Since implementing continuous improvement, Inland Northwest has noticed an improvement in the physical appearance and organization of its plant. Important plant documents and records are stored on computers instead of in binders, folders and overflowing filing cabinets. This also makes the annual unannounced certification audit smoother for plant personnel, since all the records are stored in clearly labeled electronic files and personnel quickly and easily can direct the auditor to the necessary files.
The NPCA Producer portal also serves as a conduit to continuing education.
“This empowers our employees at every level,” Papich said.
By truly including everyone, ideas become infectious and intellectual involvement grows, said Andrew Nashawaty, general manager of Scituate Concrete Products Inc. in Marshfield, Mass.
“Take education for instance. We have had a few employees take some classes, and they advance in the company,” Nashawaty said. “Others see that, and now we have over half of our Marshfield plant employees asking for additional education.
“Employees have gained confidence through all of their NPCA PQS educational exposure and experiences. We have multiple employees enrolled in Precast University working toward Master Precaster.”
And this leads to results.
“Our mix designs have improved significantly from ideas off the floor,” Nashawaty said.
START SMALL, BUILD TO BIG
Knowing where to start can be the most difficult step for many companies. Papich said start small and work from there.
“You have to come to the realization that this is exactly what the program says it is: ‘continuous improvement,’” he said. “If you are continually improving, then it will always be positive.”
Inland Northwest started by bringing employees into a room and having roundtable discussions on what naturally improves over time and what could use some help. By talking to production and QC personnel, management realized that there are many processes in place that were not as efficient or effective as they could be.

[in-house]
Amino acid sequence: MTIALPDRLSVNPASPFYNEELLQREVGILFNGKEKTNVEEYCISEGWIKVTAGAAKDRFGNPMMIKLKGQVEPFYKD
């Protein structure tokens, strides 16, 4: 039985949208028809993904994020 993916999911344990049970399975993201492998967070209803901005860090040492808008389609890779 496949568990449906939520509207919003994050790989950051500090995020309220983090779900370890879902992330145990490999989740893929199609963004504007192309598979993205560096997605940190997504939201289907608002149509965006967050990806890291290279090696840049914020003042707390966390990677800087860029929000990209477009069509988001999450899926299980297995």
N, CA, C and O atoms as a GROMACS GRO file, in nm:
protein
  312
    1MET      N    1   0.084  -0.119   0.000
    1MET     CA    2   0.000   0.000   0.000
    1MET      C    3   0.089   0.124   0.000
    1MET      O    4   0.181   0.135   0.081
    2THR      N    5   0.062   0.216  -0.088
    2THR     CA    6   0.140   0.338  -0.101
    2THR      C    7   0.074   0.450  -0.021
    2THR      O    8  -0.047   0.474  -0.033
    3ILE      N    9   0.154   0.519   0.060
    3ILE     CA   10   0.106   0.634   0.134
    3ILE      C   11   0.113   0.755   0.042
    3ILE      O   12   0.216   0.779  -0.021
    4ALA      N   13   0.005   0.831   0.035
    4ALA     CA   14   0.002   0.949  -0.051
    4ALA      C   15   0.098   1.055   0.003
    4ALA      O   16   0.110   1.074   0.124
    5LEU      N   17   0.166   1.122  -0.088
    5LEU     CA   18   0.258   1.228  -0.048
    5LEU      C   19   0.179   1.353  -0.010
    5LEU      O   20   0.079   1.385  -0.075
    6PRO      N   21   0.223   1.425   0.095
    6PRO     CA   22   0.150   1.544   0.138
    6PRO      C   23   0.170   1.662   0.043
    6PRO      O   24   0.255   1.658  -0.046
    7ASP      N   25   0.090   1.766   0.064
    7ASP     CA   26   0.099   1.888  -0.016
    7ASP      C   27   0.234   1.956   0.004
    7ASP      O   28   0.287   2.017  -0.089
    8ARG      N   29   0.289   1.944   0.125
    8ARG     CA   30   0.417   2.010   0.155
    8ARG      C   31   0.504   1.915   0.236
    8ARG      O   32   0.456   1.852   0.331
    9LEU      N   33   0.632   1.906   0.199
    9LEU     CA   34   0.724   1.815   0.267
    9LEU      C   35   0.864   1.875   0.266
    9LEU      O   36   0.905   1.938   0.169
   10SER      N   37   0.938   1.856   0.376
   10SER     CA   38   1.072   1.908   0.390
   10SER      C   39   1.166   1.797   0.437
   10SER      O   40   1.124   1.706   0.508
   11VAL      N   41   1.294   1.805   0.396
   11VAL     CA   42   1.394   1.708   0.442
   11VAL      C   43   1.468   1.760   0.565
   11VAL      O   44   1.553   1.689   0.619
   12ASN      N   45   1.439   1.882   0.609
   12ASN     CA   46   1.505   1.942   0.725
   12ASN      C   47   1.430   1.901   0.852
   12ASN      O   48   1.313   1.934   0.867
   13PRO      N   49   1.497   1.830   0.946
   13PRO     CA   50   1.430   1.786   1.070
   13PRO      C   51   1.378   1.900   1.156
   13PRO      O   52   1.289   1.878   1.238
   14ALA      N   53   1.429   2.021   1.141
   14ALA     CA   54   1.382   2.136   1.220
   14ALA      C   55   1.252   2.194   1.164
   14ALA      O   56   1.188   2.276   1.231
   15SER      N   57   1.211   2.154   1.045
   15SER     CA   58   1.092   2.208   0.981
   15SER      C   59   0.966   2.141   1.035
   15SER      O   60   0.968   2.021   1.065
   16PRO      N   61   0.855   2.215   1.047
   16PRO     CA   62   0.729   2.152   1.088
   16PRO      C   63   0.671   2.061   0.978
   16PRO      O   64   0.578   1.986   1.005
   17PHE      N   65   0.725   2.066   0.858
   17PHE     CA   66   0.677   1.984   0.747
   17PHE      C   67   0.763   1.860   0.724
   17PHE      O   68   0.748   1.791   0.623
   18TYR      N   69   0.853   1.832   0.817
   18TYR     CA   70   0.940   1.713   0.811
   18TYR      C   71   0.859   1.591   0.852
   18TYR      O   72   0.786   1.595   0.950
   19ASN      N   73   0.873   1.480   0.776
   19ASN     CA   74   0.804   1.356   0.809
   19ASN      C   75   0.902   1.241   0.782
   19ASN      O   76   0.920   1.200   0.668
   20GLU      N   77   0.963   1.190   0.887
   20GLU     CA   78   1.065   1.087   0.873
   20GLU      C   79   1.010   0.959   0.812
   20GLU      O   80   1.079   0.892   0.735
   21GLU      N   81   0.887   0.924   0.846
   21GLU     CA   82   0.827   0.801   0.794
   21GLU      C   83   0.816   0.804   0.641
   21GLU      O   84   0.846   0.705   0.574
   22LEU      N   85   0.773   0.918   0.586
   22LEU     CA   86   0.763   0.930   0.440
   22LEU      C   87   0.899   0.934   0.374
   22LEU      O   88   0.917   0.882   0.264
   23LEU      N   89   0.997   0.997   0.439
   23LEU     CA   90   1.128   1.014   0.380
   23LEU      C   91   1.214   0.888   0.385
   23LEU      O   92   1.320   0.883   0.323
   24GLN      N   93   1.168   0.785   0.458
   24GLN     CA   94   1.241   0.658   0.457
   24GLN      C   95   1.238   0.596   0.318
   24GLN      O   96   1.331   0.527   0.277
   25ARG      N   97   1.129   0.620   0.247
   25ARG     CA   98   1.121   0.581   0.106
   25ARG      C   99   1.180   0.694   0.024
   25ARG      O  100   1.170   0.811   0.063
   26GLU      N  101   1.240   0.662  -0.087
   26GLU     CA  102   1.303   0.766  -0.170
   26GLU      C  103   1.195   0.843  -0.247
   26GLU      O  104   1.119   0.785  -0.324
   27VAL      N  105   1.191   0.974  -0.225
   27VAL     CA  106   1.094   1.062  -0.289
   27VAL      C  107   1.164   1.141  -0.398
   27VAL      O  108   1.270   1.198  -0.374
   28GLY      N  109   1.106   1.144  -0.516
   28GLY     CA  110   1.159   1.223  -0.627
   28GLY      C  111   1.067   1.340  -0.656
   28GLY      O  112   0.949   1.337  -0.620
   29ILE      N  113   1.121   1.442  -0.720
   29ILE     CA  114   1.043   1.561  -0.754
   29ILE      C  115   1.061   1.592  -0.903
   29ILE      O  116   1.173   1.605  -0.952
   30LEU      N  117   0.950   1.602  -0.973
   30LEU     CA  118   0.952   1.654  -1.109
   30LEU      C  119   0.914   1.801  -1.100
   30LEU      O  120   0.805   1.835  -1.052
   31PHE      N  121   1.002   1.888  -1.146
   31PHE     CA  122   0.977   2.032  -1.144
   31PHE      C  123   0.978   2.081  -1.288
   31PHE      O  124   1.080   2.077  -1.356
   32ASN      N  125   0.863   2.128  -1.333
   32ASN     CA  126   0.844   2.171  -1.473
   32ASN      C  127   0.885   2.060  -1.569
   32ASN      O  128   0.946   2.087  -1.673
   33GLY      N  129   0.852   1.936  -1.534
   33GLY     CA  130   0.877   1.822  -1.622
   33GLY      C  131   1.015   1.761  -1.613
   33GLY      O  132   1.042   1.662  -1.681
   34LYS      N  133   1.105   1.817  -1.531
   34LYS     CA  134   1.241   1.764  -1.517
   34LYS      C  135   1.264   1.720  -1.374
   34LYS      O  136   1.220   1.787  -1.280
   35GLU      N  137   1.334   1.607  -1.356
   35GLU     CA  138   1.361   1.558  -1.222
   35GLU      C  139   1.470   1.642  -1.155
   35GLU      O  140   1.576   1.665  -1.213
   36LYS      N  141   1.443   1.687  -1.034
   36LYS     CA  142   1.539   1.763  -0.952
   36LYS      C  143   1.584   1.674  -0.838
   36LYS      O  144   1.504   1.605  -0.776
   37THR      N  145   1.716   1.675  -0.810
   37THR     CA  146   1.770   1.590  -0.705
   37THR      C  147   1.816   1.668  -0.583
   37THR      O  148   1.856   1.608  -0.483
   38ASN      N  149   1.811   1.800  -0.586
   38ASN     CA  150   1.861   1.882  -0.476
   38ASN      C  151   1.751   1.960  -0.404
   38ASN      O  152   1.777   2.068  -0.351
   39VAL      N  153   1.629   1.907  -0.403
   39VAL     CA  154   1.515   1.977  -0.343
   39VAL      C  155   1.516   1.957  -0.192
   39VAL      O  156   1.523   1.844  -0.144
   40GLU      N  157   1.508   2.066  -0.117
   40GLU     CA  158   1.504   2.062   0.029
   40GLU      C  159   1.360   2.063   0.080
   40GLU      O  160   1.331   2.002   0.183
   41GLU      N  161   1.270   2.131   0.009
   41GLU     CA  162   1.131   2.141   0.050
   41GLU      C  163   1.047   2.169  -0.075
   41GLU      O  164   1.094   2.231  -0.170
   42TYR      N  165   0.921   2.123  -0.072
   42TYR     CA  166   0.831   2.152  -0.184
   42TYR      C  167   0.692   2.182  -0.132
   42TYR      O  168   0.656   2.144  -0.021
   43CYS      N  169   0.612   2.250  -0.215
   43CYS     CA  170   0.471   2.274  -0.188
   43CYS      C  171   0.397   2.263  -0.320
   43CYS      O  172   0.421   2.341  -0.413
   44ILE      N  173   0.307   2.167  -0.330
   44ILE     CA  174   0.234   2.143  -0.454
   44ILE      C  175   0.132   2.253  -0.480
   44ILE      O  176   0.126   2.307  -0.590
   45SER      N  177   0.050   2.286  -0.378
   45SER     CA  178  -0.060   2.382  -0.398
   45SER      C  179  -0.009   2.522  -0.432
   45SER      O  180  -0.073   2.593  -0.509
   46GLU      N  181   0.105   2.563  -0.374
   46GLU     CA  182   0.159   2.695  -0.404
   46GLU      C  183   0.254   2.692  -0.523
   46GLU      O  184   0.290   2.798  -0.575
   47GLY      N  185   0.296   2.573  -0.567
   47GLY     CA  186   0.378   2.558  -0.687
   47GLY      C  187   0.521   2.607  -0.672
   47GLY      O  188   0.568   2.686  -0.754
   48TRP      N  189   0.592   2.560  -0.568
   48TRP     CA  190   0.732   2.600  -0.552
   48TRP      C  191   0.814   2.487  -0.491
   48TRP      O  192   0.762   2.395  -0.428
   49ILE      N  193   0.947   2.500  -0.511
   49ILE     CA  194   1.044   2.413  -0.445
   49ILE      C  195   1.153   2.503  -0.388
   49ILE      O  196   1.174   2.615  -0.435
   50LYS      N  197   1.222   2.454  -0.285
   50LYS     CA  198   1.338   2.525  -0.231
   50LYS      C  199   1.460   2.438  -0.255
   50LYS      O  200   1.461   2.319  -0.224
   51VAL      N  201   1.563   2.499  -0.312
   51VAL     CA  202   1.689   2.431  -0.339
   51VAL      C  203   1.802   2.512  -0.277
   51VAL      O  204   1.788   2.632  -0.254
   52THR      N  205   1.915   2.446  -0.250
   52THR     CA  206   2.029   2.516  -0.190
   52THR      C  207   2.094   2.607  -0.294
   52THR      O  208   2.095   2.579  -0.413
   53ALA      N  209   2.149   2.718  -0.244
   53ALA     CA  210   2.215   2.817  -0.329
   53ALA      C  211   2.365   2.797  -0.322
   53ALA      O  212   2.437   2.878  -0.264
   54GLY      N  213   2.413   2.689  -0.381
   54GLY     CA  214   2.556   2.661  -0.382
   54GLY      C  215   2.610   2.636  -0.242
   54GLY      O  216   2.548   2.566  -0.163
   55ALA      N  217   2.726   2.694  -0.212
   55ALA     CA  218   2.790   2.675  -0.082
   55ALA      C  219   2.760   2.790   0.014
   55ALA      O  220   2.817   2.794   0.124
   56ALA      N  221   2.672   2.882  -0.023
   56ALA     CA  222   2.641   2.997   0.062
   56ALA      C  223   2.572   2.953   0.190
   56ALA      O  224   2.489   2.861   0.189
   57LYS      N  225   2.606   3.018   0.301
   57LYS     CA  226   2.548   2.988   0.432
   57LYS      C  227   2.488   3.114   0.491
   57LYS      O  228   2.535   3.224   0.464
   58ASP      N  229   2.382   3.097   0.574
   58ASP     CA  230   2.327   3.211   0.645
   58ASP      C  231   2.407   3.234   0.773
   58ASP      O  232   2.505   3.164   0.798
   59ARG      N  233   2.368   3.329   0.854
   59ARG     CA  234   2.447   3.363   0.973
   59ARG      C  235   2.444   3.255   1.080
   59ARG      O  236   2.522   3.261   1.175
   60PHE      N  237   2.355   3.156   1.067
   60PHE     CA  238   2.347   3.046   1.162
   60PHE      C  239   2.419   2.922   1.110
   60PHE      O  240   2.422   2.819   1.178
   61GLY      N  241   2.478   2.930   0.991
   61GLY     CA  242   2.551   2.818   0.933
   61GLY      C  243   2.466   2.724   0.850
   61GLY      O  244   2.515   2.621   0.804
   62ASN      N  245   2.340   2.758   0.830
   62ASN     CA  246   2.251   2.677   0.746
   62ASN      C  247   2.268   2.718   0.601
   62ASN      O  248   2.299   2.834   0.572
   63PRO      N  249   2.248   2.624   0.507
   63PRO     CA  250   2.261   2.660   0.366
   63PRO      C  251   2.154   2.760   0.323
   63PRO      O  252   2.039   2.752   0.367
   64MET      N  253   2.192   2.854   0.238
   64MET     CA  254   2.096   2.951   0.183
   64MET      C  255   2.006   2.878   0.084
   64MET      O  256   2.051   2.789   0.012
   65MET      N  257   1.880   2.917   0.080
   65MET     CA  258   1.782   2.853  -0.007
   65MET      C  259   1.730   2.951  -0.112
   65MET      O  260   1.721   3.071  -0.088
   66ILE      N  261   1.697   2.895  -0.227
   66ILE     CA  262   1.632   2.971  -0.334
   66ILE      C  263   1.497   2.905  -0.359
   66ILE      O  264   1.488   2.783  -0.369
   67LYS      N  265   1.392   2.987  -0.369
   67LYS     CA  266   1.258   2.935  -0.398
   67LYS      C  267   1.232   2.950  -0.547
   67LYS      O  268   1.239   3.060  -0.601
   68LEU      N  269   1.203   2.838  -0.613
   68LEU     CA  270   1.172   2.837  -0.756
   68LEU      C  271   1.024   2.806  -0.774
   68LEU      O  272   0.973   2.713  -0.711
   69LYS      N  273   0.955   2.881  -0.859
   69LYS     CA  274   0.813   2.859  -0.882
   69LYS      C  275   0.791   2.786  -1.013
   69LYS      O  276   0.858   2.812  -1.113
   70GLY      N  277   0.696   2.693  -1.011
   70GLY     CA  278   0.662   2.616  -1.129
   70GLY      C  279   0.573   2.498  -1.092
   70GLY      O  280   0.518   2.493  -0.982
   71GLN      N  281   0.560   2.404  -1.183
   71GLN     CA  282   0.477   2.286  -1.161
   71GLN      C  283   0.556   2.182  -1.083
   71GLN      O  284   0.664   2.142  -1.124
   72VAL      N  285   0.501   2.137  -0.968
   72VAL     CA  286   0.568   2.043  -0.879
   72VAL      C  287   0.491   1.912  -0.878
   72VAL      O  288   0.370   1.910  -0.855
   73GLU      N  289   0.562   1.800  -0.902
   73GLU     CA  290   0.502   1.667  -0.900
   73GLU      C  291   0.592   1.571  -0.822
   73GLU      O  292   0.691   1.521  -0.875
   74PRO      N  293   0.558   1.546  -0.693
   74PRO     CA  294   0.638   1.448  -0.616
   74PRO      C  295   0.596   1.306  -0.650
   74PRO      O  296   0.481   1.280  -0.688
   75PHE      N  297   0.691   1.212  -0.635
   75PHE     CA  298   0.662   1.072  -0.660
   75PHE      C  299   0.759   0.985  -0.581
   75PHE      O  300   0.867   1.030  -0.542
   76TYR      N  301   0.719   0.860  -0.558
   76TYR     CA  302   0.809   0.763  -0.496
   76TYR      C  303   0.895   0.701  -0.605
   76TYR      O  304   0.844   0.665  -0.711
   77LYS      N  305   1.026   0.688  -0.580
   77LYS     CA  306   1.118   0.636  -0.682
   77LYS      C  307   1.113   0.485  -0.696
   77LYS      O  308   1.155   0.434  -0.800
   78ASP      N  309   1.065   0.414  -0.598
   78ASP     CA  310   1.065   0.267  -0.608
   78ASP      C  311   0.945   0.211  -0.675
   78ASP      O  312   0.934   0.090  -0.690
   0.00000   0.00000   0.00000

The company considers opinions from every level of the workforce – from the newest employee to the most experienced veteran.
“We do not treat this program like ‘extra credit,’ ” Papich said. “It is mandatory, so it forces us to always be looking to make our plant the best plant in the country.”
An important and often overlooked key to successful improvement is total commitment by management and a willingness to empower and encourage the workforce with support and enthusiasm, Papich said. No improvement idea is too small or insignificant. In fact, a series of small, incremental changes often are more manageable and sustainable than a standalone breakthrough event.
“Embracing change is a key to successful implementation,” Nashawaty said. “Sometimes, just the initial thought of continuous improvement seems so daunting. ‘We don’t have the staff. We don’t have the time or resources.’ These things couldn’t be farther from the truth. Just get in there and try it.
“After three years in, we can’t imagine our business without active participation in continuous improvement efforts.”
Ideas drive businesses, plant processes and culture to change and evolve. To get started, all it takes is an open mind and the courage to try. PI
Philip Cutler, P.E., is the director of quality assurance programs at NPCA.